I am thrilled to introduce the The Distillery, a collection of vintage, handmade, and specialty goods, owned and curated by brother and sister, Clif and Catelyn. We caught up in downtown Austin and chatted about how they got started, vintage goods and food (of course!).
How to Shop for Vintage Barware
We’re Clif and Catelyn, owners of the online vintage, handmade, and authentic goods shop, The Distillery. We want to show you how to buy vintage barware that you’ll actually be able to use and enjoy with friends, and some tips we’ve learned along the way.
Table of Contents
Where to Shop
Flea markets, estate sales, antique stores; the usual suspects. For those of you who are not regular vintage scavengers, you can usually bargain 10 to 20% if you are spending around $50 or more. There are definitely some great pieces to be found online (ie: Ebay and Etsy), but we prefer shopping in person because you can really examine the items for chips, cracks, and other issues that might not be obvious in photos. Also, the potential for a great bargain is less because the market is more efficient online. But the internet is a great resource for getting a handle on the ballpark price you should expect to pay for a certain type of item, before you go shopping.
What to Look For
First, think about your existing barware and overall home decor. If you don’t have a game plan beforehand, you might buy pieces that are interesting, but end up sitting on the shelf. You’ll want to look for vintage items that don’t clash with the overall vibe of your home. Is your current barware very formal? Buying a mid-century modern cocktail pitcher and glasses is probably going to look a little awkward once you get home, even if it is a cool piece. Likewise, if your current barware and glassware is very colorful and fun, an antique crystal decanter might seem a little out of place.
The goal is to buy items that you’ll actually use. Drink a lot of wine? Look for unique wine glasses (an eclectic mix of different glasses or a matching set of 6 or 8), decanters, and bottle openers. Prefer cocktails? Look for pretty pitchers, a set of tall glasses, a cordial set, liquor decanters, martini glasses, etc.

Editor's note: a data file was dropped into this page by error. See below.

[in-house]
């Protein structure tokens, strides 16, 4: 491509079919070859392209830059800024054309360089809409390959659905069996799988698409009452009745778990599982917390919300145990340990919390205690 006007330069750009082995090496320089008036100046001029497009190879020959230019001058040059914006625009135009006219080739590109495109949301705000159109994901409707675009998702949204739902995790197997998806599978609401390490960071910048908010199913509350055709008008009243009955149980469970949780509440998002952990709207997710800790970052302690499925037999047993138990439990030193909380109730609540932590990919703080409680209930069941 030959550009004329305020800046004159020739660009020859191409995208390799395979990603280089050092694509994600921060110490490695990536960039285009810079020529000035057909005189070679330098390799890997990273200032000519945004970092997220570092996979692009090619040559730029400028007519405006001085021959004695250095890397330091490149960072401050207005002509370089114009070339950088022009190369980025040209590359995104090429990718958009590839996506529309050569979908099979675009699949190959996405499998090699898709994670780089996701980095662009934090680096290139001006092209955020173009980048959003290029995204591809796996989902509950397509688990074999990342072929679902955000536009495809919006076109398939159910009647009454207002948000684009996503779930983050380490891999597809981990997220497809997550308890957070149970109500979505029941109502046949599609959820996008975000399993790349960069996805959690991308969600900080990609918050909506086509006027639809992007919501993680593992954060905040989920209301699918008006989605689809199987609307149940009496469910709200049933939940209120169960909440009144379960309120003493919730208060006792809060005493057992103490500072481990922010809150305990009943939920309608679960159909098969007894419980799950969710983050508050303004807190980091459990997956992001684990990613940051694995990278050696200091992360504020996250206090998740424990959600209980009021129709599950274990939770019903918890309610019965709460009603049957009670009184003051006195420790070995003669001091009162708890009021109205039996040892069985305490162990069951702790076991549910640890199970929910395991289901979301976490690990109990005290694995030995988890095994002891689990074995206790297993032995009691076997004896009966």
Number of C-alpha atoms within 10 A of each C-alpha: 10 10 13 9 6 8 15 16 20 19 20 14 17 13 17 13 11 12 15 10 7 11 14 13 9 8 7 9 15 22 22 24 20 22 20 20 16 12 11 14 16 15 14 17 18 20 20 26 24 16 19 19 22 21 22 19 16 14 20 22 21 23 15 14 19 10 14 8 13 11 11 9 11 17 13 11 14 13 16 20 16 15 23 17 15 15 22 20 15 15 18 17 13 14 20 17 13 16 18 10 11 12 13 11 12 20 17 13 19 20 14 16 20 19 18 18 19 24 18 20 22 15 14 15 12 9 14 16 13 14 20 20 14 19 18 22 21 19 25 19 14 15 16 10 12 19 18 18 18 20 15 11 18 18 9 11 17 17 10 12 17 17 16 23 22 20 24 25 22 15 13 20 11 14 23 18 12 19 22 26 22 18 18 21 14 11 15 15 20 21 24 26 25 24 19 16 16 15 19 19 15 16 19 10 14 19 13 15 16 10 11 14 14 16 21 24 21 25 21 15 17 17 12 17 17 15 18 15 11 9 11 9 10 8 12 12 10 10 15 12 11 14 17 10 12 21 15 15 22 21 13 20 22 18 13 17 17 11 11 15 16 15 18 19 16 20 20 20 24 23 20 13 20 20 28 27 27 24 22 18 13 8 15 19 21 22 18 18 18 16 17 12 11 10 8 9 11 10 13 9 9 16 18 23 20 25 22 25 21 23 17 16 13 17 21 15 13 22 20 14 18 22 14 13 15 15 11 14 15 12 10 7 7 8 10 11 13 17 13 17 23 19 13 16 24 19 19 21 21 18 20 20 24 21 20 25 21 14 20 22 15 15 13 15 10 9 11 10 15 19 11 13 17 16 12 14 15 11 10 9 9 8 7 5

And again, most importantly, buy what you actually like and will be excited to use at home with friends.
Vintage Barware We Love
Personally, we love simple glassware mixed with unique, jewel tone mid-century pieces. Moon and Star made a very recognizable style of colorful decanters and apothecary jars. Their candy dishes and cake stands also make pretty jewelry holders. Culver designed some great mid-century glasses sets, often with a matching pitcher or cocktail shaker. We also love the genie bottle style decanters and crackle glass pitchers from Blenko. Those are just a few of our personal favorites, but you really can’t go wrong with any pieces you love that fit your own home’s aesthetic.
Inspect the items carefully, top to bottom. Look for chipped glass, worn paint, permanent stains. It may not seem like a big deal in the moment, but you’ll be unlikely to pull that item out at your next party and hand a friend a chipped or stained glass. Regarding decanters, inspect the cork carefully. If the cork is starting to disintegrate, you may want to replace it, or pass on the item altogether. We prefer decanters without a cork (just glass on glass), or a plastic cork, as they are easier to preserve and clean. Dirt or build up in a glass bottle is ok as you can always clean the item at home later (see below).
The easiest way we’ve found to clean vintage glass requires just two household items: uncooked rice and liquid dish soap. Put about a spoonful of uncooked rice into the bottle, add a few drops of liquid dish soap, and fill the bottle about a quarter full of warm water. Seal the opening with your hand and carefully shake in all directions for about a minute. The rice should bounce around and knock off any buildup from the glass. Pour out the contents, just make sure to catch the rice with a mesh sieve so that it doesn’t go down the drain. Throw away the rice, rinse the bottle, and allow to air dry thoroughly. We would not recommend putting any vintage glass in the dishwasher.
How to Set up a Bar at Home
Bar carts are a great way to display your vintage barware and store all of your glassware and bottles in one place. But finding a great vintage bar cart that’s in good condition can get pricey. An alternative is to use the top of a low dresser, side table, or wine rack to set up a little drink station, to the same effect. Think about what you would practically need to make your favorite cocktail and set it out at your “drink station.” Use a vintage serving tray to keep some of the smaller items (bottle opener, shot glass, ice tongs, etc.) contained, and arrange a few liquor decanters, an ice bucket, and a couple serving glasses on the table, along with any other interesting vintage barware items you’d like to display.
We hope you feel armed with the tools you need to find some interesting pieces for your bar at home!
This post is brought to you by The Distillery. Thanks for supporting posts that keep A Taste of Koko′s doors open!